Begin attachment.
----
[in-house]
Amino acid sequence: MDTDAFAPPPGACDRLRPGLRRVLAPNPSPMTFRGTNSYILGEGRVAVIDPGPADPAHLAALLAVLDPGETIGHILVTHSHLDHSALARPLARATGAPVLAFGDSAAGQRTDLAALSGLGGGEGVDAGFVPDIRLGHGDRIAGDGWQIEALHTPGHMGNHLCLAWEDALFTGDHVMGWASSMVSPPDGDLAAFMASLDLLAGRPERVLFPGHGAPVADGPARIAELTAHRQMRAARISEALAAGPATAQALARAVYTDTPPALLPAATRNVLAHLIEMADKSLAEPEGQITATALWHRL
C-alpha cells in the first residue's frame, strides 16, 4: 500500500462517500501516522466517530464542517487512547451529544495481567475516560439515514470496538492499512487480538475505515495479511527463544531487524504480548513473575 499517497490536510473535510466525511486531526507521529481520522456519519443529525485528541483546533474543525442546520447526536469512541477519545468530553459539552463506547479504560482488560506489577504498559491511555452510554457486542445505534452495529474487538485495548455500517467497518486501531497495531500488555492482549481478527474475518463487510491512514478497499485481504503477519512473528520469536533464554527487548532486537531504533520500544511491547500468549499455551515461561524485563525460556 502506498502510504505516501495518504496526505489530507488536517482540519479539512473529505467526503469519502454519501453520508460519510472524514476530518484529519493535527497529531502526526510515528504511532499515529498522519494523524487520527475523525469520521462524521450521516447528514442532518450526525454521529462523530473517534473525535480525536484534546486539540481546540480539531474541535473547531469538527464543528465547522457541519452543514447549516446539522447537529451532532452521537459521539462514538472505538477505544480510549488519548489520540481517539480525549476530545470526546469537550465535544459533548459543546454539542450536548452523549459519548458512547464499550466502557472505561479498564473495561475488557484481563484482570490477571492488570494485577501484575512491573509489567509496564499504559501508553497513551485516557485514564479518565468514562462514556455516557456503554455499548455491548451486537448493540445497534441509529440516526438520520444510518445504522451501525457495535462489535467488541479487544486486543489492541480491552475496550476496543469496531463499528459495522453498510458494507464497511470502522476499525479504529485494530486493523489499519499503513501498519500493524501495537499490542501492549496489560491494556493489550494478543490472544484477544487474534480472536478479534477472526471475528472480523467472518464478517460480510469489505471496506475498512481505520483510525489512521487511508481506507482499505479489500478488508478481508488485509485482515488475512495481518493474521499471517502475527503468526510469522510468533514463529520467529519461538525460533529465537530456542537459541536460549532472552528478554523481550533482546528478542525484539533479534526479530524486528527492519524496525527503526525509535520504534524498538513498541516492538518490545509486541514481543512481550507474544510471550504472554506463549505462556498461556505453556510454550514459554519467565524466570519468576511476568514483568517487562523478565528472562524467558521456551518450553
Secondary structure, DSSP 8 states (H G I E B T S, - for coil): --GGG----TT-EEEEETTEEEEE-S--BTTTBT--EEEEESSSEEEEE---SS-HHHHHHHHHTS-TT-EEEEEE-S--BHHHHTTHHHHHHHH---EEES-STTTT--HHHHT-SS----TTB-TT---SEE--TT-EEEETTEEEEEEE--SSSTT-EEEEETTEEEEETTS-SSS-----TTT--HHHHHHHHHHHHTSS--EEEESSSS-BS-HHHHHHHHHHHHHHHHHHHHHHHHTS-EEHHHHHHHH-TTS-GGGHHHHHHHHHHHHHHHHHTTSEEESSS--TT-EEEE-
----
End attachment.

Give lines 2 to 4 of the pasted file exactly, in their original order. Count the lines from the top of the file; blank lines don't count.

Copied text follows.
Amino acid sequence: MDTDAFAPPPGACDRLRPGLRRVLAPNPSPMTFRGTNSYILGEGRVAVIDPGPADPAHLAALLAVLDPGETIGHILVTHSHLDHSALARPLARATGAPVLAFGDSAAGQRTDLAALSGLGGGEGVDAGFVPDIRLGHGDRIAGDGWQIEALHTPGHMGNHLCLAWEDALFTGDHVMGWASSMVSPPDGDLAAFMASLDLLAGRPERVLFPGHGAPVADGPARIAELTAHRQMRAARISEALAAGPATAQALARAVYTDTPPALLPAATRNVLAHLIEMADKSLAEPEGQITATALWHRL
C-alpha cells in the first residue's frame, strides 16, 4: 500500500462517500501516522466517530464542517487512547451529544495481567475516560439515514470496538492499512487480538475505515495479511527463544531487524504480548513473575 499517497490536510473535510466525511486531526507521529481520522456519519443529525485528541483546533474543525442546520447526536469512541477519545468530553459539552463506547479504560482488560506489577504498559491511555452510554457486542445505534452495529474487538485495548455500517467497518486501531497495531500488555492482549481478527474475518463487510491512514478497499485481504503477519512473528520469536533464554527487548532486537531504533520500544511491547500468549499455551515461561524485563525460556 502506498502510504505516501495518504496526505489530507488536517482540519479539512473529505467526503469519502454519501453520508460519510472524514476530518484529519493535527497529531502526526510515528504511532499515529498522519494523524487520527475523525469520521462524521450521516447528514442532518450526525454521529462523530473517534473525535480525536484534546486539540481546540480539531474541535473547531469538527464543528465547522457541519452543514447549516446539522447537529451532532452521537459521539462514538472505538477505544480510549488519548489520540481517539480525549476530545470526546469537550465535544459533548459543546454539542450536548452523549459519548458512547464499550466502557472505561479498564473495561475488557484481563484482570490477571492488570494485577501484575512491573509489567509496564499504559501508553497513551485516557485514564479518565468514562462514556455516557456503554455499548455491548451486537448493540445497534441509529440516526438520520444510518445504522451501525457495535462489535467488541479487544486486543489492541480491552475496550476496543469496531463499528459495522453498510458494507464497511470502522476499525479504529485494530486493523489499519499503513501498519500493524501495537499490542501492549496489560491494556493489550494478543490472544484477544487474534480472536478479534477472526471475528472480523467472518464478517460480510469489505471496506475498512481505520483510525489512521487511508481506507482499505479489500478488508478481508488485509485482515488475512495481518493474521499471517502475527503468526510469522510468533514463529520467529519461538525460533529465537530456542537459541536460549532472552528478554523481550533482546528478542525484539533479534526479530524486528527492519524496525527503526525509535520504534524498538513498541516492538518490545509486541514481543512481550507474544510471550504472554506463549505462556498461556505453556510454550514459554519467565524466570519468576511476568514483568517487562523478565528472562524467558521456551518450553
Secondary structure, DSSP 8 states (H G I E B T S, - for coil): --GGG----TT-EEEEETTEEEEE-S--BTTTBT--EEEEESSSEEEEE---SS-HHHHHHHHHTS-TT-EEEEEE-S--BHHHHTTHHHHHHHH---EEES-STTTT--HHHHT-SS----TTB-TT---SEE--TT-EEEETTEEEEEEE--SSSTT-EEEEETTEEEEETTS-SSS-----TTT--HHHHHHHHHHHHTSS--EEEESSSS-BS-HHHHHHHHHHHHHHHHHHHHHHHHTS-EEHHHHHHHH-TTS-GGGHHHHHHHHHHHHHHHHHTTSEEESSS--TT-EEEE-